One main standpoint of the Republican Party platform is a strong focus on the family and individual freedom. Generally, the Republican Party therefore often tends to promote states’ and local rights. That means that they often wish for federal regulations to play a lesser role in policymaking. Furthermore, the GOP has a pro-business-oriented platform. Thus, the party advocates for businesses to exist in a free market instead of being impacted by tight government regulations. 

As mentioned above, Republican members and candidates’ stances towards particular issues may vary. Overall, however, the party is a proponent of religious freedom. Moreover, the GOP is generally “pro-life”, thereby opposing the legal right to free abortion and instead emphasizing unborn fetuses’ right to live. Furthermore, the party is generally against introducing an extensive gun control legislation, and thus Republicans safeguard the right to bear arms as articulated in the Second Amendment of the U.S. constitution. Additionally, the party values a powerful national defense and a strong military in order to provide increased security and peace.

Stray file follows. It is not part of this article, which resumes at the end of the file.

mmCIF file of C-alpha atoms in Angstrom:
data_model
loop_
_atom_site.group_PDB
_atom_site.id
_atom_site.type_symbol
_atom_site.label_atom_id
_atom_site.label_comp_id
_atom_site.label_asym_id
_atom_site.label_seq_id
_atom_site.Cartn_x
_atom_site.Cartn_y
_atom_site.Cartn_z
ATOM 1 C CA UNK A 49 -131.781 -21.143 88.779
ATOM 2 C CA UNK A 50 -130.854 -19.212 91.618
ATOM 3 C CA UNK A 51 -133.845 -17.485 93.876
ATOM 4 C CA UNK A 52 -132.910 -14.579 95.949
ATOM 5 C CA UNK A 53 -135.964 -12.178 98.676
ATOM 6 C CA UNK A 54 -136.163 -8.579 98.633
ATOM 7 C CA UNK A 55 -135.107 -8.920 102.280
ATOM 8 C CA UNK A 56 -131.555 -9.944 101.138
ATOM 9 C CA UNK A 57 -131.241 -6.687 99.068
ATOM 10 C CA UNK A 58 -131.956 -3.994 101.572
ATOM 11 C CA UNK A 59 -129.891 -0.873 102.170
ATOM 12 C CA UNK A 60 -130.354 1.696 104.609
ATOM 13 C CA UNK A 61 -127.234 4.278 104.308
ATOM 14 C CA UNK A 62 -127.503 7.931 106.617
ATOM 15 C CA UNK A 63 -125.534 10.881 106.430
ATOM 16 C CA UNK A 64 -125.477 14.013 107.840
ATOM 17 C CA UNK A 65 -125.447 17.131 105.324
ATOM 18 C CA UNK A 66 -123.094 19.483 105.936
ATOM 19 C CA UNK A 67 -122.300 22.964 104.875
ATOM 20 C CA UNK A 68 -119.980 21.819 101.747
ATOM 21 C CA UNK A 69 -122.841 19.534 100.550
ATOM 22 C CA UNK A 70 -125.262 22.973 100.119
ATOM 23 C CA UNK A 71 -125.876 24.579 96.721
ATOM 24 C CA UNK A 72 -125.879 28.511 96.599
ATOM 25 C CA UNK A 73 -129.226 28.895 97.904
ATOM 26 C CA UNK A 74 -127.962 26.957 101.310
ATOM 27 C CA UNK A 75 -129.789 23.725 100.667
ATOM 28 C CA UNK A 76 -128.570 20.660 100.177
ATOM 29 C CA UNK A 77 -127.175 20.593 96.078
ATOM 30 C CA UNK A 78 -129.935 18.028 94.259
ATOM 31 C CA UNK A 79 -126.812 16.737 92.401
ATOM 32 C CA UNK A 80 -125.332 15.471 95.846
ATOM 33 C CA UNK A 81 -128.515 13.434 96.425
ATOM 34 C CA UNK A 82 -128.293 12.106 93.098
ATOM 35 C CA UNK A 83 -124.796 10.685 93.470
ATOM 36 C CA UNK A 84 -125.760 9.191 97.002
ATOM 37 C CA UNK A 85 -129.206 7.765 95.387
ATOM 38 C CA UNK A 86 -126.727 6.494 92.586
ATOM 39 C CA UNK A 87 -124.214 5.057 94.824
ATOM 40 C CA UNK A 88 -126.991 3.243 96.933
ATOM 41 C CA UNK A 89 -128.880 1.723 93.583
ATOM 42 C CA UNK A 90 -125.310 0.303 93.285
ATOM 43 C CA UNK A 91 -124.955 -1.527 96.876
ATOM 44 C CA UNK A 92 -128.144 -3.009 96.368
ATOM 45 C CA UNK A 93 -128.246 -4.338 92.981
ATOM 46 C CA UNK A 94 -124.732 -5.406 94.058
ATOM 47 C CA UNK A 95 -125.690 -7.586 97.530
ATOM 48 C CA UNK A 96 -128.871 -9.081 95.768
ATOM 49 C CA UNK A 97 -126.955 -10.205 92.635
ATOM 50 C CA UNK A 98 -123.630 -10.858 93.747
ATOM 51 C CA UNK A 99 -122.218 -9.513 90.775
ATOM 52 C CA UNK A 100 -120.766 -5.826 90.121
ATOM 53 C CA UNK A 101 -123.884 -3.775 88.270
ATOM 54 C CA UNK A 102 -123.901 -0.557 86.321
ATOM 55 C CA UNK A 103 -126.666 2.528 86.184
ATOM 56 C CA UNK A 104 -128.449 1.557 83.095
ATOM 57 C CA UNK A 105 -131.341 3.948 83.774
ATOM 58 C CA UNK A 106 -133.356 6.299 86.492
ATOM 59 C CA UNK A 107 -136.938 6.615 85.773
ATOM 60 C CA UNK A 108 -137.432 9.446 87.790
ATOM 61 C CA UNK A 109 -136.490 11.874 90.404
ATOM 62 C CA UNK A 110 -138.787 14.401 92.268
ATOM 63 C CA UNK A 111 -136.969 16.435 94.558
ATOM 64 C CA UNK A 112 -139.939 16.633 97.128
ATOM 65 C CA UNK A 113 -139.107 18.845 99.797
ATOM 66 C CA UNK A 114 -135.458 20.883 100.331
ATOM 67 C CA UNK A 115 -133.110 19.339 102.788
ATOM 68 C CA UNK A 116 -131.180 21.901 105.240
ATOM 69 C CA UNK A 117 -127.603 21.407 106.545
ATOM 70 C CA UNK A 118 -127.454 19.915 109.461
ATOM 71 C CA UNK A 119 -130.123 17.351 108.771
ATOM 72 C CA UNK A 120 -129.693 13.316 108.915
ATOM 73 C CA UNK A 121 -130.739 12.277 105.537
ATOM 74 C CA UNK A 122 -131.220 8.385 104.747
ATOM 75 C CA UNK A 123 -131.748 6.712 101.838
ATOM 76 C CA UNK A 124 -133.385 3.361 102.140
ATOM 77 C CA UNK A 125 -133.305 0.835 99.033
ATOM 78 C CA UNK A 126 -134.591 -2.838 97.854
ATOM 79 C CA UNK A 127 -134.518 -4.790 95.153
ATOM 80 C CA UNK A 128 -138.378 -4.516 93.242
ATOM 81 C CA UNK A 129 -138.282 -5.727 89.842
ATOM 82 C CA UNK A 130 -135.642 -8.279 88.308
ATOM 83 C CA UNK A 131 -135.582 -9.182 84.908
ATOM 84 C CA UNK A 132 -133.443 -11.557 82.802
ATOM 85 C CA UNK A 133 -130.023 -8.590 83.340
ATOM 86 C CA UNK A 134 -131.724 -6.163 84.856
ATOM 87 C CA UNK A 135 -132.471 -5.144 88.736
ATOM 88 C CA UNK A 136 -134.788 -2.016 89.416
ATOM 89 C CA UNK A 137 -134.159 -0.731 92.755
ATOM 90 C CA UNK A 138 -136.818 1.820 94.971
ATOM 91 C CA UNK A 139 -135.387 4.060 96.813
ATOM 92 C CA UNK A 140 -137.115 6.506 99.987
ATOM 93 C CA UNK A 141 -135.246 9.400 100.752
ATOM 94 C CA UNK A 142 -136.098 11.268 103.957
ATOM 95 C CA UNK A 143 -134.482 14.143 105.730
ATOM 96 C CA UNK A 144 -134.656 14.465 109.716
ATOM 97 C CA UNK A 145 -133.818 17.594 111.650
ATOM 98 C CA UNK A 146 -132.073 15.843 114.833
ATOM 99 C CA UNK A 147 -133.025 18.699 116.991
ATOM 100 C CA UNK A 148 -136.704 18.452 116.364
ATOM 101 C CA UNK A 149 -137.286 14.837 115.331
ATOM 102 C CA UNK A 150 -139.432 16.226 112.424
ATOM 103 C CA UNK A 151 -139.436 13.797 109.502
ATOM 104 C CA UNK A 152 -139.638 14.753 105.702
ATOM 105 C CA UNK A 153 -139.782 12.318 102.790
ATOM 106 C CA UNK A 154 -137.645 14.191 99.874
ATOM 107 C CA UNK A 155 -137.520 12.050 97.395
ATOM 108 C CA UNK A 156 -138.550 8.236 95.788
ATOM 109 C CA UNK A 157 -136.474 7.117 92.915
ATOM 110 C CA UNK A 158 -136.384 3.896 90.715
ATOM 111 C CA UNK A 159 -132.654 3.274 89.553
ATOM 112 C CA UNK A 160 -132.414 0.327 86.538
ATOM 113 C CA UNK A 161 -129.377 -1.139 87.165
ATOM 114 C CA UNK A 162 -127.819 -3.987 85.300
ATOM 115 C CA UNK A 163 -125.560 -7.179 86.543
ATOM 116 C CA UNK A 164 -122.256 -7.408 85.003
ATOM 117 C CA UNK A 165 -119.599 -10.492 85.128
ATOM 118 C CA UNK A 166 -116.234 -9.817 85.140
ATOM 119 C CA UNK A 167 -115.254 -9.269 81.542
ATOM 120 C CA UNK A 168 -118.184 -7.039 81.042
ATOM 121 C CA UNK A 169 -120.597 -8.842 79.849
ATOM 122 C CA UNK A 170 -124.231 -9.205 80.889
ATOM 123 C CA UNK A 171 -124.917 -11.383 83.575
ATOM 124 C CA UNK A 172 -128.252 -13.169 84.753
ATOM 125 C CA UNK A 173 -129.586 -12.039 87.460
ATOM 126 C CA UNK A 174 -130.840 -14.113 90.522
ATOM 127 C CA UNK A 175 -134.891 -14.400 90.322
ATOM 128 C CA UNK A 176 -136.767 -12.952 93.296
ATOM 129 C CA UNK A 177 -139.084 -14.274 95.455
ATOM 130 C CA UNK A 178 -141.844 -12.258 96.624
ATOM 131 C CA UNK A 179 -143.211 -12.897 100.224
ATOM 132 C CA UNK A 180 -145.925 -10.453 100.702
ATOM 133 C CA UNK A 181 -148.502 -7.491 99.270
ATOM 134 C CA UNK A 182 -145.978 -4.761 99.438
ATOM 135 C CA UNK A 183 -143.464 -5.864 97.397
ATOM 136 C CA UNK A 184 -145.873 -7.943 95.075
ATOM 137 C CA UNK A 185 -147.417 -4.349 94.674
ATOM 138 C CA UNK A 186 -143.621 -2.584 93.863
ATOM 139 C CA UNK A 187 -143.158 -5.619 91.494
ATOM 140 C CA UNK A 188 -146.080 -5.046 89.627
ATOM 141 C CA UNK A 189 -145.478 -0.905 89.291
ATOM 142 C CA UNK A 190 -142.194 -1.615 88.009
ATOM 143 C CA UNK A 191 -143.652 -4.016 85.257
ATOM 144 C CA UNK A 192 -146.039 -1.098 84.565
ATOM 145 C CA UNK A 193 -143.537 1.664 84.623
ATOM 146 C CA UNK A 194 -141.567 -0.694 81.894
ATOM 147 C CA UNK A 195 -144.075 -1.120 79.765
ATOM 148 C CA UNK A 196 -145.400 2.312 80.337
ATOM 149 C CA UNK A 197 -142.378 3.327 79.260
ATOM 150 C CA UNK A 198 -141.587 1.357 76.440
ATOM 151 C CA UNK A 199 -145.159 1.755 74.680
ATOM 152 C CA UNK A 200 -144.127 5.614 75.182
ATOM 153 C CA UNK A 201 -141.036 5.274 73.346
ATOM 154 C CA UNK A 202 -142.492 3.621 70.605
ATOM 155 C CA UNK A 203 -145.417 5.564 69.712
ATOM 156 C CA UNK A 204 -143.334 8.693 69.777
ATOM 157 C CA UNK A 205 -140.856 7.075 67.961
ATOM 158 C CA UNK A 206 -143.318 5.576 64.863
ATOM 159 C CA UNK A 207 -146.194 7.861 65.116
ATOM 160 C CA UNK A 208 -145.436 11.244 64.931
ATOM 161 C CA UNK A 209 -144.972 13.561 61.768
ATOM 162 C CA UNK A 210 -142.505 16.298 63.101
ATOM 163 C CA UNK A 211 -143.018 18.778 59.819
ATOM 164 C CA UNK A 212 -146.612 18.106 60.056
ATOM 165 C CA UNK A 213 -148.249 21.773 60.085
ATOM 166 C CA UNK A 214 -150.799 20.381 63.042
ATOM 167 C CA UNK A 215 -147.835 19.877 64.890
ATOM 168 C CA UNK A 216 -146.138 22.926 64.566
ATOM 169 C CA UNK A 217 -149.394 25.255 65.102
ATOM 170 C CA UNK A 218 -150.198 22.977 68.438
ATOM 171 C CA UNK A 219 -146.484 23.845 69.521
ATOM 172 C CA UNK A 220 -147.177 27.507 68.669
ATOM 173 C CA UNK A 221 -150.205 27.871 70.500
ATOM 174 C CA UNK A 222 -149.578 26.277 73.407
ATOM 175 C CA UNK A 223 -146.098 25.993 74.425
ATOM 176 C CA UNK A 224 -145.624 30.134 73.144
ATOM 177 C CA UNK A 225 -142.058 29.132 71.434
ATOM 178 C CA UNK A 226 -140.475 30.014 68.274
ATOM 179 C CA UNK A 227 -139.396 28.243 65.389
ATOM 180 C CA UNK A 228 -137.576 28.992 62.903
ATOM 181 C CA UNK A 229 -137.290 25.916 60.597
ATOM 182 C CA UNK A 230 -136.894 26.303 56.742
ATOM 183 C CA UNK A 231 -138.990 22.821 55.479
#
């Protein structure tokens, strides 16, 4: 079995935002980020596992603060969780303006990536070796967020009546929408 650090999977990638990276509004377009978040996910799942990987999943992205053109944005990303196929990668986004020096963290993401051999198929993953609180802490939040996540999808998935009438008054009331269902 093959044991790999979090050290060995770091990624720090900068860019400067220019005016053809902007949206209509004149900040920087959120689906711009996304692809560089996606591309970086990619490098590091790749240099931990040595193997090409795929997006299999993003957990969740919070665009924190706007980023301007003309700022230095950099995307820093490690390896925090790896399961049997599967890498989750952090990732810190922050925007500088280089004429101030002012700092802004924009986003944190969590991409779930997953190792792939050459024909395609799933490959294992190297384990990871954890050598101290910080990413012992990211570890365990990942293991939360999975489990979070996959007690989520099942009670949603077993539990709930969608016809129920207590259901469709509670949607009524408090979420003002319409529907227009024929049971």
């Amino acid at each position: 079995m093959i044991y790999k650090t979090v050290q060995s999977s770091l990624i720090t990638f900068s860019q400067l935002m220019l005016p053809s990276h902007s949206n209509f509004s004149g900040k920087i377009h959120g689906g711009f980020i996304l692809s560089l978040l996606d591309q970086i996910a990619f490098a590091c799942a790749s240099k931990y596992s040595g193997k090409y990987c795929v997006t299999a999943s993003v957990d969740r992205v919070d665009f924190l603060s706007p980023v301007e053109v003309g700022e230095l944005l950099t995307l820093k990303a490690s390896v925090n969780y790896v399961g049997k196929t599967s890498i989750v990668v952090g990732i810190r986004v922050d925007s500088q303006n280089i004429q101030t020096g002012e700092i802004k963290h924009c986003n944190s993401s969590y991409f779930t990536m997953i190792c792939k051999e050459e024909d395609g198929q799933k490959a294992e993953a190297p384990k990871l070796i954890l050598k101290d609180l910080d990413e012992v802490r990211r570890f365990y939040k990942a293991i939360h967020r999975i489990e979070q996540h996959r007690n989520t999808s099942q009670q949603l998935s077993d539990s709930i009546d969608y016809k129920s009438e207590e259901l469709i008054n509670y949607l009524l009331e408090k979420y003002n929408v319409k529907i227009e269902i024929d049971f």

The Democratic Party – General Policy and Political Values 

The Democratic Party (whose logo is a donkey) generally represents left-leaning, liberal and progressive ideological values, thus advocating for a strong government to regulate business and support for the citizens of the United States. Thus, one of the key values emphasized by Democrats is social responsibility. Overall, Democrats believe that a prominent and powerful government can ensure welfare and equality for all. Much like the Republican Party, political opinions within the Democratic Party stretch across a wide spectrum, as both parties are, to a large degree, decentralized. However, from a general point of view, Democrats tend to support heavy taxation of high-income households. In comparison to Denmark, where taxes are generally high, the Democratic taxation policy may not seem excessive, but on a U.S. taxation scale these tax percentages are in the heavy end.